Watering vegetables and herbs in raised bed. Fresh plants and soil. Kitchen garden generic - tomatoes, greens, strawberries in net, sweet potatoes
iStock

Water your plants twice to give them a proper drink. Photo: iStock

Watering tips

Giving your plants a quick hose won't keep thirsty plants satisfied. Sly says it's important to get into the habit of watering your plants twice – the first time to moisten the soil and allow it to expand, and the second time a few minutes later to give your plants a proper drink. Why? Because when soil dries out, it starts to shrink, and steps away from the side of the pot. If you only water once, the water will rush down the side of the pot rather than into the plant's roots, where it's needed. Self-watering pots are another option, but watch they don't become waterlogged.

"If you're freaked out by this, you can always put a saucer under the pot to catch a bit of the water so it does have access to it, on those drier or hotter days, or if you're going away," Sly says.

Potting up

If you're working with pots, make sure you buy quality potting mix, and stick to one variety per pot, Sly says. Aesthetically speaking, odd numbers are most pleasing to the eye, so try a group of five pots in different sizes or colours. Bigger plants such as lettuces can grow in the largest pot, while herbs such as thyme would be better in the smallest.

Protect your plants

Netting and cloches can help protect your plant from pests and possums, Sly says, but they can also lull you into a false sense of security – if a caterpillar happens to sneak in, for example, then it won't be able to get out either.

Ultimately, nothing beats a few minutes of observation each day, Sly says. A few bugs here and there are OK but to prevent a larger invasion always check leaves for little holes and remove any snails or caterpillars you come across. Seedlings are less vulnerable to pests than sprouting seeds, and can help speed along your gardening journey. Or you can try planting marigolds and nasturtiums, which help deter aphids and other pests.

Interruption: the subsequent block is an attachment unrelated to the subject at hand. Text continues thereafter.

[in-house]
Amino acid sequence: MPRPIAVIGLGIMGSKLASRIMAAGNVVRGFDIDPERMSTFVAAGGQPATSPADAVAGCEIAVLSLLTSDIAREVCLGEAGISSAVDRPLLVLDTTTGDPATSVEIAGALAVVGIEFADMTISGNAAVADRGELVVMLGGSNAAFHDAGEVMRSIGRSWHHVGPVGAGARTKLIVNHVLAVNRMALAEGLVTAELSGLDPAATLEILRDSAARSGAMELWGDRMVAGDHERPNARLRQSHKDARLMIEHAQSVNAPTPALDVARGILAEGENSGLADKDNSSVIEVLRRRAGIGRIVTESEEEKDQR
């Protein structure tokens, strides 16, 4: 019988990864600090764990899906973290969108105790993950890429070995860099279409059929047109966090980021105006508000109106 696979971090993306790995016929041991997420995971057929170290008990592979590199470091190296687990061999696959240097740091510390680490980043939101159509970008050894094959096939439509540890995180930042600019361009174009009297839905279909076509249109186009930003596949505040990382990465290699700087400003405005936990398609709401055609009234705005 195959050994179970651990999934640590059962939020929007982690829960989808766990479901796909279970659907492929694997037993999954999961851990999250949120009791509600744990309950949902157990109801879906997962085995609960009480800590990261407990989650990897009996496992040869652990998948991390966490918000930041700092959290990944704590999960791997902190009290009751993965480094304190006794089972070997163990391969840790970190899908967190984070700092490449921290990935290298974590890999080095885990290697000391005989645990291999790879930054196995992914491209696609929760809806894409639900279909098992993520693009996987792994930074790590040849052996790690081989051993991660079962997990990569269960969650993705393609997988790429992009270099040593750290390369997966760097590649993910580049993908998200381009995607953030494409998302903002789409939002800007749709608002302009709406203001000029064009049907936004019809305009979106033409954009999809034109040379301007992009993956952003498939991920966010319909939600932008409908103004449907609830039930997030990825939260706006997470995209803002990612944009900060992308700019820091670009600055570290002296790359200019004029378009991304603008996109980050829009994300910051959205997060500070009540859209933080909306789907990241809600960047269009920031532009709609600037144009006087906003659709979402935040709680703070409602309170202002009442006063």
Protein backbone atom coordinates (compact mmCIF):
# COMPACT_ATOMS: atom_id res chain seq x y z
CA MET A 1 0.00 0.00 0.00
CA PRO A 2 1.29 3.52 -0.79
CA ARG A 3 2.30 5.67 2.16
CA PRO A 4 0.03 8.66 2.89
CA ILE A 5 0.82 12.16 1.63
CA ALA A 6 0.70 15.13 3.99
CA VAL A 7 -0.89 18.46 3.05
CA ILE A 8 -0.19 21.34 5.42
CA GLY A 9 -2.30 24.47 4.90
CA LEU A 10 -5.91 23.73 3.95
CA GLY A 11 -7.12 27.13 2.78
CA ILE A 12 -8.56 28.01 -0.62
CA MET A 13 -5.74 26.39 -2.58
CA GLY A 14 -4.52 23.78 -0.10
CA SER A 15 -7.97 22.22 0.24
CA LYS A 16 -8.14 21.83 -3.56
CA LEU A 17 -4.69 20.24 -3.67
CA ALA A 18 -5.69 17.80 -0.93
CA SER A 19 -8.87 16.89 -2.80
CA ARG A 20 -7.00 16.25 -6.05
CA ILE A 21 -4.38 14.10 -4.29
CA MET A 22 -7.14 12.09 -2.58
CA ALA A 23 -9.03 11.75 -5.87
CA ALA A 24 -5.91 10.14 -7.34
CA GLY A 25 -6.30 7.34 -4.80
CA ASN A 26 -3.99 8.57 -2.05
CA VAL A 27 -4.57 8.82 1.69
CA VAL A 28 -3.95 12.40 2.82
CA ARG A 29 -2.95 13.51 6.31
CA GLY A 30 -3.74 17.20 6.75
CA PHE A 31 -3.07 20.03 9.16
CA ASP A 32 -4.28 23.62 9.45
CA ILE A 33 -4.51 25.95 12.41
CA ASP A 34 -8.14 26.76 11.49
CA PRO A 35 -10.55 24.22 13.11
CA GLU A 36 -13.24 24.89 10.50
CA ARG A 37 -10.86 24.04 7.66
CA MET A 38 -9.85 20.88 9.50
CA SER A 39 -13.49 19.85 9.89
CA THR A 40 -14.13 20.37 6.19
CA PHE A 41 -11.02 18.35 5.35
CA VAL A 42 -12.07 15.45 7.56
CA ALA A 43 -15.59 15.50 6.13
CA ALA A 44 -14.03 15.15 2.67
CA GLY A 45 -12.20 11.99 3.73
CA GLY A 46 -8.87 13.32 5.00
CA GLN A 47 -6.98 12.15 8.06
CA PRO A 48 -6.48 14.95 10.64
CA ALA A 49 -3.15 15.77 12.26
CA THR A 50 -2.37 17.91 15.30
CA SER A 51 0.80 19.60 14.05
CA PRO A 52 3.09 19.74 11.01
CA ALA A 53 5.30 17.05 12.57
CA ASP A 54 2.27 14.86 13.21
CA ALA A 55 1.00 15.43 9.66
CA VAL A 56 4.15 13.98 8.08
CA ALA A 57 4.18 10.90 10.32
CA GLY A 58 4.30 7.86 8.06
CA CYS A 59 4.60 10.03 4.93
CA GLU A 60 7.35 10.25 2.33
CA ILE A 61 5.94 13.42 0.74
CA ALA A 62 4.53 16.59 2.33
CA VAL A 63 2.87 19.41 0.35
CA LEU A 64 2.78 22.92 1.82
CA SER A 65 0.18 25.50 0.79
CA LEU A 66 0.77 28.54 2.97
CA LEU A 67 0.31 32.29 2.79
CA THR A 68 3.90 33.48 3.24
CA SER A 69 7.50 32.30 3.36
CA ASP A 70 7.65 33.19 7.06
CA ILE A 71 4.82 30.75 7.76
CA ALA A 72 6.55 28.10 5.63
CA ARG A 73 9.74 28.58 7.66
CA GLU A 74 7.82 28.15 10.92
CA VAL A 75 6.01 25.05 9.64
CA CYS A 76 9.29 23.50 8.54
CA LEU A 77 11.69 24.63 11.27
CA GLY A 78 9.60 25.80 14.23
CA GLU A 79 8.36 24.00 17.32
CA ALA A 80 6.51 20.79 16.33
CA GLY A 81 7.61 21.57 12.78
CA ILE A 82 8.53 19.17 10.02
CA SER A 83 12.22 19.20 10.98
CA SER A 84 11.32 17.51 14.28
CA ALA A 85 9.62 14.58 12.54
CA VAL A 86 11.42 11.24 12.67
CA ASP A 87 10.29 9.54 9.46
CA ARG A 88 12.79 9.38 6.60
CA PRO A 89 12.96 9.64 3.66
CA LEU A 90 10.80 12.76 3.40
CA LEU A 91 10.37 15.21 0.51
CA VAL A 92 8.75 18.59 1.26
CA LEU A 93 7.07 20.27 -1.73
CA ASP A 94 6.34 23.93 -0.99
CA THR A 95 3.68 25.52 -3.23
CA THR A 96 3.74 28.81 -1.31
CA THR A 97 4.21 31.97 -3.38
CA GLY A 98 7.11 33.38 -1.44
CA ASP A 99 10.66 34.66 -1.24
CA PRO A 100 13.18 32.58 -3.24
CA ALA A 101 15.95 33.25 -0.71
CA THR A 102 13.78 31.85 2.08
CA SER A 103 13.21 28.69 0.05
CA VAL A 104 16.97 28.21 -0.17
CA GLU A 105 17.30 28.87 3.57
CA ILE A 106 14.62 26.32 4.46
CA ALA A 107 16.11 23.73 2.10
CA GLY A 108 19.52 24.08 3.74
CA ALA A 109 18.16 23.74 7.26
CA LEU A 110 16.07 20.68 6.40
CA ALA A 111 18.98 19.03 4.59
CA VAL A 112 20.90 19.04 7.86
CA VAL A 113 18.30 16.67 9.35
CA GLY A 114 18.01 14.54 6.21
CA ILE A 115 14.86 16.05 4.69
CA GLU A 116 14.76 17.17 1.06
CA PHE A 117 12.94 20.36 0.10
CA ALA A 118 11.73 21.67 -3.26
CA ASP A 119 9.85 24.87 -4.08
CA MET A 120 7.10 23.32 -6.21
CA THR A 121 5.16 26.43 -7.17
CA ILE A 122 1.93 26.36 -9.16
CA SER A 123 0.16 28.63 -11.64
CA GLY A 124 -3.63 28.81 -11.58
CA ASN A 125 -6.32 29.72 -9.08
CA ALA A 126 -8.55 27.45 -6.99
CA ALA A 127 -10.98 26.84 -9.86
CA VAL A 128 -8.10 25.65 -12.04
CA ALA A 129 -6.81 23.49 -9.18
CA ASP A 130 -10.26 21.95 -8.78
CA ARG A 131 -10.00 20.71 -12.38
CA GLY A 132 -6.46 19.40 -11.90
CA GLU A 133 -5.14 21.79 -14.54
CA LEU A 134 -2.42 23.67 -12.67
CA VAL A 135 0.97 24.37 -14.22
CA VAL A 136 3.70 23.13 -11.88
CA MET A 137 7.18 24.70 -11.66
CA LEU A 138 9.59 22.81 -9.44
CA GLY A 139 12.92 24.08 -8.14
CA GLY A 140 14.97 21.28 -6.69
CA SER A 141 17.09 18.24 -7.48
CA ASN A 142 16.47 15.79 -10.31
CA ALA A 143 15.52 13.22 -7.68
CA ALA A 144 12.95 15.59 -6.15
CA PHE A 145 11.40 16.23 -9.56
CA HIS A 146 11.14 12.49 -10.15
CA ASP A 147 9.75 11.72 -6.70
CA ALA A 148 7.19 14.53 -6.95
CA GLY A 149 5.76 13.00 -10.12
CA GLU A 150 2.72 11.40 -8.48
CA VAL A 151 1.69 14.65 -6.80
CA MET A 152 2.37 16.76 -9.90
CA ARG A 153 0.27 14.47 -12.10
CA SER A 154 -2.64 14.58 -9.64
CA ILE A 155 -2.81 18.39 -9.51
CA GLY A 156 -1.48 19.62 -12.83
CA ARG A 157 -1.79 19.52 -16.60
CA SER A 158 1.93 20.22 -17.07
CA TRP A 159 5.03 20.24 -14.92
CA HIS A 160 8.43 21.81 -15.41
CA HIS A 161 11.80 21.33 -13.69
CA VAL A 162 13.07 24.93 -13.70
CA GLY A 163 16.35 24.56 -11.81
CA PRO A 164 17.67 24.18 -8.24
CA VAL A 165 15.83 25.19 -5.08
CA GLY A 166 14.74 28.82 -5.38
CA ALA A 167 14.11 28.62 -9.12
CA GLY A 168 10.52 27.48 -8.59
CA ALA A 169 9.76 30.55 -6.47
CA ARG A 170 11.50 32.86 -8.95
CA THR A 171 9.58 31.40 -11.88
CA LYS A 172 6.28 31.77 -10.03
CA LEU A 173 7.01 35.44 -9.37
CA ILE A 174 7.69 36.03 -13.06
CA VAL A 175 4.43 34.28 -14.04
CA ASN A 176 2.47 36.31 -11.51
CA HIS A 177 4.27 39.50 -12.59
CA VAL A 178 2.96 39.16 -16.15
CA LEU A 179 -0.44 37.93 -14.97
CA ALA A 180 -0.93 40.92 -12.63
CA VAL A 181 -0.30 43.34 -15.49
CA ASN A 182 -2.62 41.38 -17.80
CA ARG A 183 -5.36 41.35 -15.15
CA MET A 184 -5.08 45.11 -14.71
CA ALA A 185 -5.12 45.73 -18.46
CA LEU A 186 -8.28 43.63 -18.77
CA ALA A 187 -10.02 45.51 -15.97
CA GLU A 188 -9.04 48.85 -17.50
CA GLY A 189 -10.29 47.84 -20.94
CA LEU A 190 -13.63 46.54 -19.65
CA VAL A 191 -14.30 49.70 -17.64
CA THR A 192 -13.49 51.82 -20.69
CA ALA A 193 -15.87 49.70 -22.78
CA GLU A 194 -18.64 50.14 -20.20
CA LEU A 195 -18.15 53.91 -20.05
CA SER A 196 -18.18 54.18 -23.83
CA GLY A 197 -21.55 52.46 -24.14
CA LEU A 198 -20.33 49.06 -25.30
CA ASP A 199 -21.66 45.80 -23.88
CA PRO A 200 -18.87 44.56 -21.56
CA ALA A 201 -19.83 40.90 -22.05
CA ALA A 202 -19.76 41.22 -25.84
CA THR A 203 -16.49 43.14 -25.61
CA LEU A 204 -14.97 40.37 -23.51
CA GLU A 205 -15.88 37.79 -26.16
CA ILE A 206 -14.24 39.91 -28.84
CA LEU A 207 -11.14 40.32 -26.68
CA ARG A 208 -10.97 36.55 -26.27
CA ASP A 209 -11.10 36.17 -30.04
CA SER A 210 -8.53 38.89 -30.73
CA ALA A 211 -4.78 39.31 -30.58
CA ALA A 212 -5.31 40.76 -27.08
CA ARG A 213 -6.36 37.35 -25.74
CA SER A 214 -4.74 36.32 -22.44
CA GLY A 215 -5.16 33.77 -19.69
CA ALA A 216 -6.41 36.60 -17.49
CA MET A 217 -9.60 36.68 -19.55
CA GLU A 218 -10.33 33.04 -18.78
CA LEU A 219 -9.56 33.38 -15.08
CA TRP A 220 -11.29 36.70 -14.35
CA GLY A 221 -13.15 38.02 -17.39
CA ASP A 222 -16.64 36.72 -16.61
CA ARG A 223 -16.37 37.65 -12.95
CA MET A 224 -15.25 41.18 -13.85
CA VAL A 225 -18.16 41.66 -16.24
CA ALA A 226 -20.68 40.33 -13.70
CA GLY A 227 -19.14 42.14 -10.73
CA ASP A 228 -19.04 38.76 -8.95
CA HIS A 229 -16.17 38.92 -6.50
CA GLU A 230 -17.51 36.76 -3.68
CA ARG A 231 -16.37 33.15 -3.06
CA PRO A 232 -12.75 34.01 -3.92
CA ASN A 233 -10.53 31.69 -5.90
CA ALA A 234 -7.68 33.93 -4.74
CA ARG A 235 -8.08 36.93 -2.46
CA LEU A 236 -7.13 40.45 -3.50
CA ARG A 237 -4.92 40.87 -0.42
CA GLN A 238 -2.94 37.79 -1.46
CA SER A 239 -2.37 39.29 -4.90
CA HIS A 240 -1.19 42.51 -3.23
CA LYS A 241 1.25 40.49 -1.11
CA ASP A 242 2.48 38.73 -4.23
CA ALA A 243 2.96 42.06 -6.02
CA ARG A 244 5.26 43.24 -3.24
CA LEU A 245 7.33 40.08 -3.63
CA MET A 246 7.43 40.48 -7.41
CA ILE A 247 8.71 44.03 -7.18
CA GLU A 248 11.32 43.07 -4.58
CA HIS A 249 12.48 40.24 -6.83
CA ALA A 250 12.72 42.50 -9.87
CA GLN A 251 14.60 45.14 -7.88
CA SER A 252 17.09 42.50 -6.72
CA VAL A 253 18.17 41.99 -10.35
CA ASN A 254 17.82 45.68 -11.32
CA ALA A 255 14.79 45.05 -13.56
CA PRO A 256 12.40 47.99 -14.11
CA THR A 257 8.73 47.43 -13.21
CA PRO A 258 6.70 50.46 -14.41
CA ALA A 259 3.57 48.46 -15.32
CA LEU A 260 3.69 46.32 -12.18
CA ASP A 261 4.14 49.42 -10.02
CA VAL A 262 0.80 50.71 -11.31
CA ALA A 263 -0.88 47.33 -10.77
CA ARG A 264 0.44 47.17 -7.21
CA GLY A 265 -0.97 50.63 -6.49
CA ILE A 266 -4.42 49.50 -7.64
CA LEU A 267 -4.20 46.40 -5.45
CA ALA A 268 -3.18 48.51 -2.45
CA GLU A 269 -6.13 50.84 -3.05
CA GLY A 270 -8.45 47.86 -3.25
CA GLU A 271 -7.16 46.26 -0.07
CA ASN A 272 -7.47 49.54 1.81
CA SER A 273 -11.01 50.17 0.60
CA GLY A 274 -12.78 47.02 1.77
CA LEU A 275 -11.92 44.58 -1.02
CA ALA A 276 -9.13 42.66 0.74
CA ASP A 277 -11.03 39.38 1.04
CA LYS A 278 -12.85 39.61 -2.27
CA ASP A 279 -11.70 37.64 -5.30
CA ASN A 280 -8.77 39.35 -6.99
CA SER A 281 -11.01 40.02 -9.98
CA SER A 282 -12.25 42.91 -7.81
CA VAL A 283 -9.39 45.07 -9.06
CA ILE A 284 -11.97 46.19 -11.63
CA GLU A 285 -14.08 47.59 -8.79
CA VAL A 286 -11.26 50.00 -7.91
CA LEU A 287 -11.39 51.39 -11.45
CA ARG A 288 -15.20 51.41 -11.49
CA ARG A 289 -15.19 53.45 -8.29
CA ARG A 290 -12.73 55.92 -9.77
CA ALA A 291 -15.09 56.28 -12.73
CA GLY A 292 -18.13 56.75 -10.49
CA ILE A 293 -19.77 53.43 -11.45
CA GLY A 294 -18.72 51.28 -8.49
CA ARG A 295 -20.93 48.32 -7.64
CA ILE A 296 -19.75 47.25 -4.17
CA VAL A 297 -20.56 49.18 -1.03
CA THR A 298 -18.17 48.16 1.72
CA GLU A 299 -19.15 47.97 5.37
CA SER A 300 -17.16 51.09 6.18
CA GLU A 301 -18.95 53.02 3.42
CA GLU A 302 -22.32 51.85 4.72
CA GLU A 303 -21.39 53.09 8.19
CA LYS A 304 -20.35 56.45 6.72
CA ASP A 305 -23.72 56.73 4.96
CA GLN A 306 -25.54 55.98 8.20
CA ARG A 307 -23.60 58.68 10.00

"All you need to do is 10 minutes of observation a day, just get out there and water and you will succeed," Sly says.

Fresh sweet potatoes Kitchen garden generic - tomatoes, greens, strawberries in net, sweet potatoes
iStock

Sweet potatoes have lovely ornamental dark green heart-shaped leaves. Photo: iStock

10 top plants to grow

  • Come-again baby salad greens such as spinach are a quick win best grown from seed. They're usually ready to throw in a salad within two to three weeks in good sun, says Vegepod's Simon Holloway.
  • Oregano, marjoram, rosemary and thyme are hardy culinary herbs that are easy to grow, pest resistant and a great way to add fresh herbs to any meal. Jordan Sly from Wormticklers Nursery suggests starting with a strong seedling, as they tend to be slow growing and grow from a cutting, which is best left to more experienced gardeners.
  • Soft herbs such as mint, chives and parsley are vigorous growers that work well in many recipes and drinks.
  • Snowpeas are vigorous and fun to grow. Plant them under some wire or a trellis or tepee to climb, and soon they'll flower and pod, Sly says.
  • There's a strawberry for every season, and they'll keep fruiting for a few years if you're lucky, Holloway says.
  • Chillies are excellent fruiters that support their own weight, and grow in a variety of sizes. You'll have plenty of fruit to share or swap, or freeze or dry for later months, Holloway says.
  • Sweet potatoes are a lovely ornamental vegetable with dark green heart-shaped leaves that can be cooked or added to salads. They're much easier to grow than standard potatoes and will take over the garden if you let them, Holloway says. Purple and orange varieties are available, too.
  • For summer, dwarf or patio tomatoes are prolific fruiters compact enough for urban gardens, and can grow in 1½ to two months. Plant with basil for a ready-made Caprese salad.
  • A blueberry bush is relatively easy to grow, Holloway says, but don't overwater, and watch for birds and possums.
  • Don't forget something bright and colourful such as a nasturtium, Sly says.